Optical Illusions Papercraft Book

(All rights belong to their owners. Images used here for review purposes only.)

Chou-Fushigi Taiken! Rittai Trick Art Kousaku Kit Book (Very Mysterious Personal Experience! 3-D Trick Art Assembly Kit Book, 2012, 1,100 yen)
Back around the end of July, I saw a shared link from someone I know on Facebook for a video of optical illusions created by Japanese math professor Kokichi Sugihara. I’d remembered seeing a book of papercraft versions of the same puzzles last year at Kinokuniya, but before I could buy a copy, the books were moved from the display to make room for something else. When I commented on the video on Facebook, I figured I should try looking at Kinokuniya one more time, and sure enough the display was back. So I bought this book this time to write about it on the blog.

The book discusses several different kinds of optical illusions, and includes instructions for making the four tricks here. Half of the book is made up of stiff pre-cut, pre-creased sheets of thick card stock for each project. You can find videos of these tricks on youtube, so I’m only going to show them in “illusion form” here. Note that the shadow for the above trick gives away the secret. It’s blurred out in the book cover photo. None of these illusions work if you look at them with both eyes. They’re designed to be examined with one eye closed, or with a camera.

I used white wood glue and a toothpick for “painting” the glue on the paper tabs. This worked out really well, and the pieces stuck together pretty quickly. The easiest projects took no more than 15 minutes, while the harder ones were 1 hour each.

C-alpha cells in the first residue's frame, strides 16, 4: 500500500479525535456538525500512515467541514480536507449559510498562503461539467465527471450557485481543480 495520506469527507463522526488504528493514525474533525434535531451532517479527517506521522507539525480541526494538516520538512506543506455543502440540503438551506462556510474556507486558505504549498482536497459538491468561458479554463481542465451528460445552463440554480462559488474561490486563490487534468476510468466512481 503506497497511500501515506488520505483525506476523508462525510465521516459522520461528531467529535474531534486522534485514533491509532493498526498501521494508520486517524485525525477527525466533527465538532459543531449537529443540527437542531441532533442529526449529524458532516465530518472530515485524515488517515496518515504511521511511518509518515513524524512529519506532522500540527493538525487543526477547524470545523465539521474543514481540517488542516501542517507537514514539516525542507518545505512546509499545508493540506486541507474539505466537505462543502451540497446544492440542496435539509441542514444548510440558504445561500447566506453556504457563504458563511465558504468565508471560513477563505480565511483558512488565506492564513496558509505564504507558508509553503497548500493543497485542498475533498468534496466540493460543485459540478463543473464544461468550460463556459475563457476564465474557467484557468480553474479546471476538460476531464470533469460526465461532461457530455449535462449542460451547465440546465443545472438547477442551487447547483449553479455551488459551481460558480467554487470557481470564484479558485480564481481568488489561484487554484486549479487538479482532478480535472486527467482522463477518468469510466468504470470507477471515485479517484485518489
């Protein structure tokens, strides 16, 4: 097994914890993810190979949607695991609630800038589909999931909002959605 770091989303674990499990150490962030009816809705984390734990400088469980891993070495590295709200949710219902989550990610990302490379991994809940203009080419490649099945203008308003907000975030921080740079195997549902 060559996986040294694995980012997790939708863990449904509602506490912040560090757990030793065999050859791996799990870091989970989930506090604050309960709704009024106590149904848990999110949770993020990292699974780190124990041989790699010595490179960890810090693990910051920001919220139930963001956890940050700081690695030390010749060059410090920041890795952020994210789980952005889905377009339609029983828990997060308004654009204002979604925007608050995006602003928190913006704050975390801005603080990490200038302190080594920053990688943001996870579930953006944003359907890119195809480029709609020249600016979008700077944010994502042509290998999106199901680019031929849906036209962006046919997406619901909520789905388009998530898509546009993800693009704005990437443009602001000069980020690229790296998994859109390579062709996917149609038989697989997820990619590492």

This one works best if you have 4 people putting 4 marbles on the chutes simultaneously. I only had 2 marbles, and I had to put them on at the same time I took the photo, which wasn’t optimal.

This final illusion starts out blank, and you’re supposed to draw houses or something on the faces before you glue them into the triangle. Then, you punch two holes at the top corner and suspend the trick from a hanger by a string, while illuminating it from below to eliminate shadows. I didn’t have time to do that, so I couldn’t verify the illusion. I’m assuming that the faces change from protruding forward to being recessed. Note that the papercraft itself really is 3-D.

Overall, this was a fun set of papercrafts to build and share with friends and family. 1,100 yen ($11 USD). Recommended.

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